Dubs will have to walk the walk after summer stroll comes to an end
Writing about the Dublin football team this year has been very hard work. When their big Championship games are over as a contest after 20 minutes, it is hard to keep concentrating.
At times like these I envy the late Con Houlihan, who in similar circumstances would fall back on some literary reflections that would occupy several paragraphs and readers would still maintain their interest. Alas I do not have such a luxury.
I suspect Jim Gavin also finds these Championship games laborious, but at least his one-sided victories are probably over for this year.
How good are Dublin? No more than Gavin, I do not know the answer to that. Yesterday's display against a brave, committed and happy set of Fermanagh players certainly raised some doubts about the overall performance level of Dublin, but when a game is never in doubt, from early on, the attitude of players inevitably changes.
The killer streak that is the trademark of champions can be dissipated in such circumstances and players tend to go through the motions and, if possible, avoid injuries.
Yet, the contrast between Dublin and Kerry yesterday was interesting as the latter went for the jugular with a vengeance and presumably because many players were fighting for their places for the All-Ireland semi-final.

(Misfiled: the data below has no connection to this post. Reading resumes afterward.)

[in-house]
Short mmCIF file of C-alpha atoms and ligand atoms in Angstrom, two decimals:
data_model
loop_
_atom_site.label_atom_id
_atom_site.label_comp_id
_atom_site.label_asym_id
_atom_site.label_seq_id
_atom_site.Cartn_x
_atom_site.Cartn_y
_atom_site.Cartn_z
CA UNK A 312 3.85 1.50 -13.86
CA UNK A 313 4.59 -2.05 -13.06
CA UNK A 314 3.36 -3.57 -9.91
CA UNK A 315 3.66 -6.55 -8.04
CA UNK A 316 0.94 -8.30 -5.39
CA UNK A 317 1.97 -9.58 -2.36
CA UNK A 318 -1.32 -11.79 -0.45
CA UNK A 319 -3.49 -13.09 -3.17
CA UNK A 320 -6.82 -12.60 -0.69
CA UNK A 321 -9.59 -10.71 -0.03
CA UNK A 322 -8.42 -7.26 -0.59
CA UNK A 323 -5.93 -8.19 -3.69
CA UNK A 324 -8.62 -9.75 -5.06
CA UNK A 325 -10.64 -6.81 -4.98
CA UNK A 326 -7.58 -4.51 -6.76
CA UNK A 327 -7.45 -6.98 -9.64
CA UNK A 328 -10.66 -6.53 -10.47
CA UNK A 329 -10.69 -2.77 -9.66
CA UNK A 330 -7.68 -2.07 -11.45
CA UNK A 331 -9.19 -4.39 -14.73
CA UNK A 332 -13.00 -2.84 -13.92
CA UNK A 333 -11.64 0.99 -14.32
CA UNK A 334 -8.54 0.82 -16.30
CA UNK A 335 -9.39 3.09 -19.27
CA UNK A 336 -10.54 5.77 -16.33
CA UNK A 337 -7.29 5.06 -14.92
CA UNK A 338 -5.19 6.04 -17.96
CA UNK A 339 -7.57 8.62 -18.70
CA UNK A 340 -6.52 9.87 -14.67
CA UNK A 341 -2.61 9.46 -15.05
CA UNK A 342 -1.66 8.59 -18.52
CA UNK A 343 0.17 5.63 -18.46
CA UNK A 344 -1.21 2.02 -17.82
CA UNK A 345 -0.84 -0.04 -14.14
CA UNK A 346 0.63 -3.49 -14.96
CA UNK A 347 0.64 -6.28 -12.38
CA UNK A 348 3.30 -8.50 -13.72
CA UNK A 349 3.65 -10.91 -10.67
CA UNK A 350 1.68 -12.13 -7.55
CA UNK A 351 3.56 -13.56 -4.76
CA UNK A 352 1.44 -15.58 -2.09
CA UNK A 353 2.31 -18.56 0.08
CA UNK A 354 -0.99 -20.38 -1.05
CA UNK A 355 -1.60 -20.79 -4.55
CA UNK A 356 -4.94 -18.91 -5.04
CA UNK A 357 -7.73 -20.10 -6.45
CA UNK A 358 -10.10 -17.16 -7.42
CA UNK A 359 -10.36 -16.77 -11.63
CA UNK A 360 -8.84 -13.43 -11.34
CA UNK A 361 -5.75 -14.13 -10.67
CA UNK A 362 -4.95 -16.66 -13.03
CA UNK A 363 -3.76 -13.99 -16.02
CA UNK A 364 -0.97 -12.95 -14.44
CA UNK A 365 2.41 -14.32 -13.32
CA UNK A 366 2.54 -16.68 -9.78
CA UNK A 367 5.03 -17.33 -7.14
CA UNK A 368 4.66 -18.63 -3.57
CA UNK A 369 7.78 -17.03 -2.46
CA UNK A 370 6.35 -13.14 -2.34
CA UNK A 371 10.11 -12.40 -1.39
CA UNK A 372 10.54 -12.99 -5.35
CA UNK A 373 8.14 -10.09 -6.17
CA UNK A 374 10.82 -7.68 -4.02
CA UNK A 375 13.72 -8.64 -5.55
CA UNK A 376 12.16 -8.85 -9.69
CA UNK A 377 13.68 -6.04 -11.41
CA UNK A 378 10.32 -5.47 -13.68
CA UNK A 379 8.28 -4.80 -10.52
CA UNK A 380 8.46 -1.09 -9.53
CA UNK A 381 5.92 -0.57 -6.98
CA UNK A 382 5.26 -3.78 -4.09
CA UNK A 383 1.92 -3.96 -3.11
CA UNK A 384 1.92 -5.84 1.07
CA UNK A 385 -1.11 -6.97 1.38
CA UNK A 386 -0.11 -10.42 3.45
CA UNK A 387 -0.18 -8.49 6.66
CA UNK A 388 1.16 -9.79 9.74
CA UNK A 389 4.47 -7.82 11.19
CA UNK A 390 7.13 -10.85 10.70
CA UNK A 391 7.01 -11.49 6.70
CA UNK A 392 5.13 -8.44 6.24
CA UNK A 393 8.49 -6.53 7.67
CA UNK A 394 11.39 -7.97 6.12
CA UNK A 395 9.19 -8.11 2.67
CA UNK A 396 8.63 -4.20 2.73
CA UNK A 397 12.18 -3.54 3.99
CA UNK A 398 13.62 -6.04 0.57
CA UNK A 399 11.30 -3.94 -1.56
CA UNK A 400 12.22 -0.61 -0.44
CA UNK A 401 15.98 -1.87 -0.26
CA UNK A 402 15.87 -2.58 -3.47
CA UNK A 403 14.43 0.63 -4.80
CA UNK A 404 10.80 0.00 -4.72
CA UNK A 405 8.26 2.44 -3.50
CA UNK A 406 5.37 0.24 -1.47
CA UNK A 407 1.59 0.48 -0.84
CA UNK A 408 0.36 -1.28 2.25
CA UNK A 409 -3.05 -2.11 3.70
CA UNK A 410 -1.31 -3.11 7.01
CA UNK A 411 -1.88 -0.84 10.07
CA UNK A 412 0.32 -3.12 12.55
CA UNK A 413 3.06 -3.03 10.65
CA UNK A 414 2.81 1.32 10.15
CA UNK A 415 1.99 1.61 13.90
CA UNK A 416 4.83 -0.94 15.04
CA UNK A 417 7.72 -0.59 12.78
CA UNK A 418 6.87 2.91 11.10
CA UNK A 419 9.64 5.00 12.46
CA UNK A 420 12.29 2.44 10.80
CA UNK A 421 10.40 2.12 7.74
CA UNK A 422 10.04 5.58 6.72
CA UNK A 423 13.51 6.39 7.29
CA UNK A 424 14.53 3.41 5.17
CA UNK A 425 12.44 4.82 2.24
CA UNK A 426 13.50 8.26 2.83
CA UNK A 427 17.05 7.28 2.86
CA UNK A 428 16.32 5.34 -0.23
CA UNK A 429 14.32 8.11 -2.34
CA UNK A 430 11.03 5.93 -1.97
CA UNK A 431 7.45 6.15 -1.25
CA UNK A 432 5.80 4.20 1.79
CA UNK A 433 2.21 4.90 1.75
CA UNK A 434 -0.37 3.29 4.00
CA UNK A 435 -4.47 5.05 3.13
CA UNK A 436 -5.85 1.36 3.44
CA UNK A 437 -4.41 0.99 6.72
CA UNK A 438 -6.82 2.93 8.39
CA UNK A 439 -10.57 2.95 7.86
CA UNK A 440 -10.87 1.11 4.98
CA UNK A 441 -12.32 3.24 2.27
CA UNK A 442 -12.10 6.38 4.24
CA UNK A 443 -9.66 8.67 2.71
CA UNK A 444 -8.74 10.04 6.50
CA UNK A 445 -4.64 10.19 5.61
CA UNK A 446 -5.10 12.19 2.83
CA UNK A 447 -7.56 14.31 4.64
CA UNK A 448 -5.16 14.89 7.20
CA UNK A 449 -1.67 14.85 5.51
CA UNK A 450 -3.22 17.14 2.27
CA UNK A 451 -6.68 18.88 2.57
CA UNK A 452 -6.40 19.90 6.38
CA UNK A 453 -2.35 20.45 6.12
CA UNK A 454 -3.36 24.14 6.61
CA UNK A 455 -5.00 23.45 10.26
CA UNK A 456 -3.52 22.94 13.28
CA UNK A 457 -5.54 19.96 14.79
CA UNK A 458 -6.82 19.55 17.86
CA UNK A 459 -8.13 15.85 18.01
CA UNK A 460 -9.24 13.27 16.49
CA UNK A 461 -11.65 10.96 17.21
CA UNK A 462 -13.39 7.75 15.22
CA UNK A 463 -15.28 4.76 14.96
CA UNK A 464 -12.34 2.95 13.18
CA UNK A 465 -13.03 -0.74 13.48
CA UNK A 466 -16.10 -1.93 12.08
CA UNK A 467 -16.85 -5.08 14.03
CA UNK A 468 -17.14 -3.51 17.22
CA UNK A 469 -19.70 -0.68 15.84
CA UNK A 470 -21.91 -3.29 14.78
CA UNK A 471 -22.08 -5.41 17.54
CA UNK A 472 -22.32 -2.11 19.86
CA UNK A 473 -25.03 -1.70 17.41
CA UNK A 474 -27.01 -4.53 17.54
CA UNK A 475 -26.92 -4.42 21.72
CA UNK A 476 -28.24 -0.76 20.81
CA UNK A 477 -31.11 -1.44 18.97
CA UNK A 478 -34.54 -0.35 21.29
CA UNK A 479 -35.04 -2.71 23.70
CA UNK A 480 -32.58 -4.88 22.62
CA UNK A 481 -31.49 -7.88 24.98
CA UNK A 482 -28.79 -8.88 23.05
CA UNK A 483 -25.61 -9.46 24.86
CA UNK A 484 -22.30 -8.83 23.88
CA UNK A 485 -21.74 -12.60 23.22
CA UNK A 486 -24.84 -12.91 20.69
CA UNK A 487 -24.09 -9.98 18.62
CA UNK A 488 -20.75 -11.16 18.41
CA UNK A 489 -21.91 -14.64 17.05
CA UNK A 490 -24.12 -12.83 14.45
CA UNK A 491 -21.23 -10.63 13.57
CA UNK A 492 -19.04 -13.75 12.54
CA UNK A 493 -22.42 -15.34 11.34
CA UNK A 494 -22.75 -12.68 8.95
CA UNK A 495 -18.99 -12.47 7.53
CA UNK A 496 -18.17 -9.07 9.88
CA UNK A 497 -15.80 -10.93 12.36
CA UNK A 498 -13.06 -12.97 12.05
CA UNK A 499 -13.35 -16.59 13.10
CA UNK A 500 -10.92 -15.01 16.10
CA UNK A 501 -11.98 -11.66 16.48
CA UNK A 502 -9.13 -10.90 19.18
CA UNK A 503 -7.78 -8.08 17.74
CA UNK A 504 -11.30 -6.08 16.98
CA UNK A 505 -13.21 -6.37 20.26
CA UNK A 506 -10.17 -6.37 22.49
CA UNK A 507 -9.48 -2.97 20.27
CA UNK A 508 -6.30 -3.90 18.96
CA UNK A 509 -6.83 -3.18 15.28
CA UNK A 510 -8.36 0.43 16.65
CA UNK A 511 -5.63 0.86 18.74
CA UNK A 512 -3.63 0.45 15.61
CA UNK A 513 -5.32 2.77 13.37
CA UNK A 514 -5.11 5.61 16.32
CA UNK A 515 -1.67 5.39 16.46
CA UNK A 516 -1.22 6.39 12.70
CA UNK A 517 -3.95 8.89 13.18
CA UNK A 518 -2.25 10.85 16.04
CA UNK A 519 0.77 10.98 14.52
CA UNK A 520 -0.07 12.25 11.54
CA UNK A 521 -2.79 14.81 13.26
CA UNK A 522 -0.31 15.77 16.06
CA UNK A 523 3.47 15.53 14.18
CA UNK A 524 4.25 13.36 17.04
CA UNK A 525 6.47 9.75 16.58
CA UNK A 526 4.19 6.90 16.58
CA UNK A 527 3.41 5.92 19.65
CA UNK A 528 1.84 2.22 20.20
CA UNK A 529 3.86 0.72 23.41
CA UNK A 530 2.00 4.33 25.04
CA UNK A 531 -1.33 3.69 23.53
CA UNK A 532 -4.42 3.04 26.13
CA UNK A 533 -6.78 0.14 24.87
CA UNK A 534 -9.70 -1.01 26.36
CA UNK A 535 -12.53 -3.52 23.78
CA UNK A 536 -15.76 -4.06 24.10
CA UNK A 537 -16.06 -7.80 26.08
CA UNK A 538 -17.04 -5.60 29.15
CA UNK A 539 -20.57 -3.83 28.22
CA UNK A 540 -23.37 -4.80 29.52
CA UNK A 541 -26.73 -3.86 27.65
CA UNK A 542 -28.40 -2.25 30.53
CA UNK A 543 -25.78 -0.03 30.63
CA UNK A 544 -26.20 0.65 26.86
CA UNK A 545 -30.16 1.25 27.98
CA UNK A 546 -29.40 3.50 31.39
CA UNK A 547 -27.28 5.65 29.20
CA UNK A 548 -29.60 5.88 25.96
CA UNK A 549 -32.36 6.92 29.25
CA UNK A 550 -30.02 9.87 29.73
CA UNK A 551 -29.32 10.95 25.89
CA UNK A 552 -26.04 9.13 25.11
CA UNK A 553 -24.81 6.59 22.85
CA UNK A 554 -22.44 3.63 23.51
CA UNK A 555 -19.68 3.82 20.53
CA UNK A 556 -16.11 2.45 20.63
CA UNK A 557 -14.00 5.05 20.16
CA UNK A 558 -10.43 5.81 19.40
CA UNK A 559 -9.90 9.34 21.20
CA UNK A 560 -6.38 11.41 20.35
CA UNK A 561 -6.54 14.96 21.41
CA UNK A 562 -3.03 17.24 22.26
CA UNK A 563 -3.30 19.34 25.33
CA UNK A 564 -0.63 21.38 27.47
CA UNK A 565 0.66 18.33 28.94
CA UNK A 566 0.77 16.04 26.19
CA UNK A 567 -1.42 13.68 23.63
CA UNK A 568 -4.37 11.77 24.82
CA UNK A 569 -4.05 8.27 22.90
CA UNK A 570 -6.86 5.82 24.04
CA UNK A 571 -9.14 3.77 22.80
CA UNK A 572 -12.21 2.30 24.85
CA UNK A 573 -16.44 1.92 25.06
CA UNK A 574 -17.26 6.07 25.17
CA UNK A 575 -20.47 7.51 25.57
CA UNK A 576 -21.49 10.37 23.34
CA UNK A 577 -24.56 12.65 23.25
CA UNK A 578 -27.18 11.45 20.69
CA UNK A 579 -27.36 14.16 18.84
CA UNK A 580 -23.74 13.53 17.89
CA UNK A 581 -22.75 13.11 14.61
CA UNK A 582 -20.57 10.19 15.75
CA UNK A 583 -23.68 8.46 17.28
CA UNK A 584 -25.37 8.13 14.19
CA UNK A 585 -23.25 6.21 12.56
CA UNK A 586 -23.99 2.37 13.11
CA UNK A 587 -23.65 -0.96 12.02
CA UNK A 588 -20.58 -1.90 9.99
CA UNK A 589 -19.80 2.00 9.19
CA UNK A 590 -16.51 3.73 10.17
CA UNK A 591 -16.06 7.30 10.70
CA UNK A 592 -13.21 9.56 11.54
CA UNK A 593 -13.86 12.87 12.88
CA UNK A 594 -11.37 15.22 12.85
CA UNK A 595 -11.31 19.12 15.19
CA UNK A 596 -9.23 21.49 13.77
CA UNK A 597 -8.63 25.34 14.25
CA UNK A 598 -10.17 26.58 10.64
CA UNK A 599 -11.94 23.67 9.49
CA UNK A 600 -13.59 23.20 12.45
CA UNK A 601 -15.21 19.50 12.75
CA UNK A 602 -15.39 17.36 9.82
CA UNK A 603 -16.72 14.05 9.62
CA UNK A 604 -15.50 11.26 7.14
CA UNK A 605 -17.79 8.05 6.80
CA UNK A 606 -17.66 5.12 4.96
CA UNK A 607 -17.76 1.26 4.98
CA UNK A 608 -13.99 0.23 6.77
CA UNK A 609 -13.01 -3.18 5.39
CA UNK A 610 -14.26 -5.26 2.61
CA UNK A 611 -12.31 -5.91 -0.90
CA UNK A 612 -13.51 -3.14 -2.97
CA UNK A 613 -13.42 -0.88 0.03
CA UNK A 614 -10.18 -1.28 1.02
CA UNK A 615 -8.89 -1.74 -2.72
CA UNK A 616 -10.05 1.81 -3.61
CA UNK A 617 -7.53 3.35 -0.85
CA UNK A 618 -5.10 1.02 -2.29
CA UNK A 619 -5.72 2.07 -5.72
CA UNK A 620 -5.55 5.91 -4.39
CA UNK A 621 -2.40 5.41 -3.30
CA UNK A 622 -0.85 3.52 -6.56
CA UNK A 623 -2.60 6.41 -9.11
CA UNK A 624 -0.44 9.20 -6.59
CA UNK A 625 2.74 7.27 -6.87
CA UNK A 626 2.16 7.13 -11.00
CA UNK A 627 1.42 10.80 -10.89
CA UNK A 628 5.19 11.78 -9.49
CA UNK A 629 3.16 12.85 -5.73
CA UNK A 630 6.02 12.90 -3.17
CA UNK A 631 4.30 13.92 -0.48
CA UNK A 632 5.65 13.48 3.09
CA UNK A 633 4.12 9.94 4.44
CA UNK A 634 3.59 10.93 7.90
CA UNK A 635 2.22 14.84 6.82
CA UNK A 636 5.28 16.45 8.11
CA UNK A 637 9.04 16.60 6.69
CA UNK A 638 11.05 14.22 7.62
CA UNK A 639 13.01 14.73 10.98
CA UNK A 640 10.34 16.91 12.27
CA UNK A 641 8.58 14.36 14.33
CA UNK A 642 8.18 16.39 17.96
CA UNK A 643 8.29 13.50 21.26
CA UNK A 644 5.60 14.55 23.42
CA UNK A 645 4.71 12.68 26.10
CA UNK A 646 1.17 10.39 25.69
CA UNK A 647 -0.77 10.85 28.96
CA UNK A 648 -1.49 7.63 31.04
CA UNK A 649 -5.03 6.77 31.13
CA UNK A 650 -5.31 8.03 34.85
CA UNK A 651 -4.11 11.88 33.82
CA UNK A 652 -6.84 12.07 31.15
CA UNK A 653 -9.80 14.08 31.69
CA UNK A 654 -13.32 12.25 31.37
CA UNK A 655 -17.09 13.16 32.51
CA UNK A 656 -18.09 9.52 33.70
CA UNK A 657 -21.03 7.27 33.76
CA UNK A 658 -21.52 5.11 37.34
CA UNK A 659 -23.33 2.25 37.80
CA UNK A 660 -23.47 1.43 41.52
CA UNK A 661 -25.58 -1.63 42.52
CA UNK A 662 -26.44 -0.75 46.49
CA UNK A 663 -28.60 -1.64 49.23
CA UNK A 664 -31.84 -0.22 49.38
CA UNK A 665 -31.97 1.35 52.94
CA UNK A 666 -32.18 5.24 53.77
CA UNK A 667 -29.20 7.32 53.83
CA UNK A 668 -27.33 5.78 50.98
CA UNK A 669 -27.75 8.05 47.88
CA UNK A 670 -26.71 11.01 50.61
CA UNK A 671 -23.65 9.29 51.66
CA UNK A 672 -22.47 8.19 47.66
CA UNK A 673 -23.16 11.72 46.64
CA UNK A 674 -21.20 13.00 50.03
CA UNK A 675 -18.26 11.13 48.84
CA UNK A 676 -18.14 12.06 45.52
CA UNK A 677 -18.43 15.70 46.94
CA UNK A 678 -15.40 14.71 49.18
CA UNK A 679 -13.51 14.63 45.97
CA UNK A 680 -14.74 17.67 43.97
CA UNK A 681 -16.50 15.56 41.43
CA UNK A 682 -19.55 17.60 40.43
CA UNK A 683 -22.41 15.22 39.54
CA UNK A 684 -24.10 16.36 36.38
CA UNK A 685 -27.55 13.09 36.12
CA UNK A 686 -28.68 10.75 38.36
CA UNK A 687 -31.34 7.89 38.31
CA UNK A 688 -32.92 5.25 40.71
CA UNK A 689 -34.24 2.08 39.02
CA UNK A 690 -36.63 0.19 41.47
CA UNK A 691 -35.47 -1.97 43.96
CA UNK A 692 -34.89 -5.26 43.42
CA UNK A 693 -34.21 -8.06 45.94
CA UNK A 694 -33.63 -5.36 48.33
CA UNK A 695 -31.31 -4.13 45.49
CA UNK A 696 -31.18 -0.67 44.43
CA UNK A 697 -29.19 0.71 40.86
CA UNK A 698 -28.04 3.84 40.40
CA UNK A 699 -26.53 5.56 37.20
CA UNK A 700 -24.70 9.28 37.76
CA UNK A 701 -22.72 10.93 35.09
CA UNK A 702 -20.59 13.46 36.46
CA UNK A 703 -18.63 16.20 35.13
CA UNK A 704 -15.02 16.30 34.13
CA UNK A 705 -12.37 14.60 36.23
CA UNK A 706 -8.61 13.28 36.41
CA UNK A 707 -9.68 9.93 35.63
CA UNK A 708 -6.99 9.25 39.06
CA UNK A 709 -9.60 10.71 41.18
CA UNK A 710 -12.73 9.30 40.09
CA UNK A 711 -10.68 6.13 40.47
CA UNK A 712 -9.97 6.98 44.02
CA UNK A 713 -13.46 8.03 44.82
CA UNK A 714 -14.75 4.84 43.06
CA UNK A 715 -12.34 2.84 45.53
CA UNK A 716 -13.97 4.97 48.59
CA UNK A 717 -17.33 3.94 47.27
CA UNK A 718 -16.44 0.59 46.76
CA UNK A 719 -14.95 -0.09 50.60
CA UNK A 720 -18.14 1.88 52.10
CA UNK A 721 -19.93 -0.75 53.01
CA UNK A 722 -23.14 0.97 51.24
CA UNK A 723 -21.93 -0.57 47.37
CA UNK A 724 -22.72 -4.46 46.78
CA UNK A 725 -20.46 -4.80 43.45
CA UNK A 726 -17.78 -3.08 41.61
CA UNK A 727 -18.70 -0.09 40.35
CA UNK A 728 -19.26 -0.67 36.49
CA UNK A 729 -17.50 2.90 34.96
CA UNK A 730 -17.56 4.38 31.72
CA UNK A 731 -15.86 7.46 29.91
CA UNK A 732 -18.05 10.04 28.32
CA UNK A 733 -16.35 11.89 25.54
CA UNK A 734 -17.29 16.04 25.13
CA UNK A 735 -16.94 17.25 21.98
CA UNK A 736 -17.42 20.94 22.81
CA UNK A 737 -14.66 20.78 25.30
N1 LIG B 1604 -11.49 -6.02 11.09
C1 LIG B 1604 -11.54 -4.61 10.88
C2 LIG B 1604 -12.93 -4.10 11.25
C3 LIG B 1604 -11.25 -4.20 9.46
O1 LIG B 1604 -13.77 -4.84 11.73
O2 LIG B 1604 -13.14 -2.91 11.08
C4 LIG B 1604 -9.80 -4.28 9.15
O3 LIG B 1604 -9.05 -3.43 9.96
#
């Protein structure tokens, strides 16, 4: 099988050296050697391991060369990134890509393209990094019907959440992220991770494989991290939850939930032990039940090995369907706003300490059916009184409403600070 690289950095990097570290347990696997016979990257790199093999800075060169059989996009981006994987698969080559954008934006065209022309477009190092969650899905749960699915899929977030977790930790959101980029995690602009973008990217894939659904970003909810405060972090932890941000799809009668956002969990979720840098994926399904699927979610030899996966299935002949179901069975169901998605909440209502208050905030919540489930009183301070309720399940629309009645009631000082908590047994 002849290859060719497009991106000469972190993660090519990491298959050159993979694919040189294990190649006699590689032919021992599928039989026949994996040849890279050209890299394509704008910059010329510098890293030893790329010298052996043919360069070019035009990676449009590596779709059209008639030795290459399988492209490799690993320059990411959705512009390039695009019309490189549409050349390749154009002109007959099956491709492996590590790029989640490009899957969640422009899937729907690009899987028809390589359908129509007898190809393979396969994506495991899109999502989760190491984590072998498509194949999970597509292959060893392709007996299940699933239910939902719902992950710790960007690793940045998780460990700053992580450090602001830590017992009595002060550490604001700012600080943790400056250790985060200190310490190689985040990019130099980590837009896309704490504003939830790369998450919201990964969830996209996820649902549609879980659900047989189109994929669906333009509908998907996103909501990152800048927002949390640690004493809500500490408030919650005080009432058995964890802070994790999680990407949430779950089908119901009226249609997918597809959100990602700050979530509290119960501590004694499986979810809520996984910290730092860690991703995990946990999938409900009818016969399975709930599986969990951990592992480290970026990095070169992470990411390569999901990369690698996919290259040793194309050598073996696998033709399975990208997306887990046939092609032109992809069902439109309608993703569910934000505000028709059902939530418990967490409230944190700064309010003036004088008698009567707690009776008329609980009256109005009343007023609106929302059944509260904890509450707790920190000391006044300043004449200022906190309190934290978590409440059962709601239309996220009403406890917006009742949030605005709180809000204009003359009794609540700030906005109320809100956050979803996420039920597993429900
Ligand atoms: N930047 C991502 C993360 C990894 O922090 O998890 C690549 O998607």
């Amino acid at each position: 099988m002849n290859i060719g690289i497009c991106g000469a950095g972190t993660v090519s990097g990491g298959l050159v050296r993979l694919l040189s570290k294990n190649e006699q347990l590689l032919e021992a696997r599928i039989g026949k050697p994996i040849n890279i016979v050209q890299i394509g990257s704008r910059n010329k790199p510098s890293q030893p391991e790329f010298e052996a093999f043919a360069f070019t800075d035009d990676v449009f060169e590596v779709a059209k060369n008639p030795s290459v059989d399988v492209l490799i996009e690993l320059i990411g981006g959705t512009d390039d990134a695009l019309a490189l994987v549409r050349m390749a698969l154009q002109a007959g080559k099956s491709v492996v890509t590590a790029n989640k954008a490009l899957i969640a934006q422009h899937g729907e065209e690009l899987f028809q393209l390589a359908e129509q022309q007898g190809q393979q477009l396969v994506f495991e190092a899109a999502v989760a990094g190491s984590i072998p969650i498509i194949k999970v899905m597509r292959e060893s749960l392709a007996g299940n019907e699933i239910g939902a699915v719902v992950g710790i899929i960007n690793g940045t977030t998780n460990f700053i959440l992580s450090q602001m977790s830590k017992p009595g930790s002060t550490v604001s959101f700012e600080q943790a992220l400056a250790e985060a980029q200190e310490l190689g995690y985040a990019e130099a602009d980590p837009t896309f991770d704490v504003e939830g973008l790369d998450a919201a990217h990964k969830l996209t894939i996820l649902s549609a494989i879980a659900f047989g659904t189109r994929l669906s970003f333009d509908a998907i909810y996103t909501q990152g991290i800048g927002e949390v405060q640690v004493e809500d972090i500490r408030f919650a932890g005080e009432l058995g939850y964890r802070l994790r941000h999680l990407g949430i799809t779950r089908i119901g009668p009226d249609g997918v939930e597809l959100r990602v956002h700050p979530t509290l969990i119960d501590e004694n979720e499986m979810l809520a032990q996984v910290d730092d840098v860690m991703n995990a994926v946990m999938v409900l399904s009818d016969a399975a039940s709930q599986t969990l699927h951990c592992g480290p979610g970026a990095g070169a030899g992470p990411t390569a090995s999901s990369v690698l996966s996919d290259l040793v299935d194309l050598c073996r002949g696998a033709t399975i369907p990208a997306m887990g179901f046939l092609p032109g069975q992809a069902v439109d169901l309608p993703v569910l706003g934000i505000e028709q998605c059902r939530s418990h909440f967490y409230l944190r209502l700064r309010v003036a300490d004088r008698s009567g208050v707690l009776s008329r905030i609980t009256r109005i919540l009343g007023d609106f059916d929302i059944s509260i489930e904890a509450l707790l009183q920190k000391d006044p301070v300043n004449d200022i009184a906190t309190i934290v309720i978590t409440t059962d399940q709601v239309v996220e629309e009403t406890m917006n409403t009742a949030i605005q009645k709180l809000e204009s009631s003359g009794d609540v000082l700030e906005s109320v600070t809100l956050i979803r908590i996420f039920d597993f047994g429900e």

Dublin on the other hand showed, at face value, some alarming tendencies of disrepair, especially in the final quarter. To concede 2-15 to a team just promoted from Division 3 is very significant for Dublin especially as, in the first half, Fermanagh missed at least half a dozen easy scoring chances as they tried to adjust to their unfamiliar surroundings.
Have Dublin really improved their backline after the debacle against Donegal last year?
Only scoring two goals was also a poor reflection on the Dublin attack, considering the gaps so often exposed in the Fermanagh backline, while the infallibility badge previously worn by Stephen Cluxton had the shine taken off it in this game too.
However, now that the Championship is returning to the real world from next Sunday on, Dublin will have no trouble getting back on the rails and remember they are still the bookies' favourites to win the All-Ireland.
Playing either Mayo or Donegal will be the ultimate test for Dublin and it may well be that the four games they have ambled through this summer will be just a faded memory in a short time.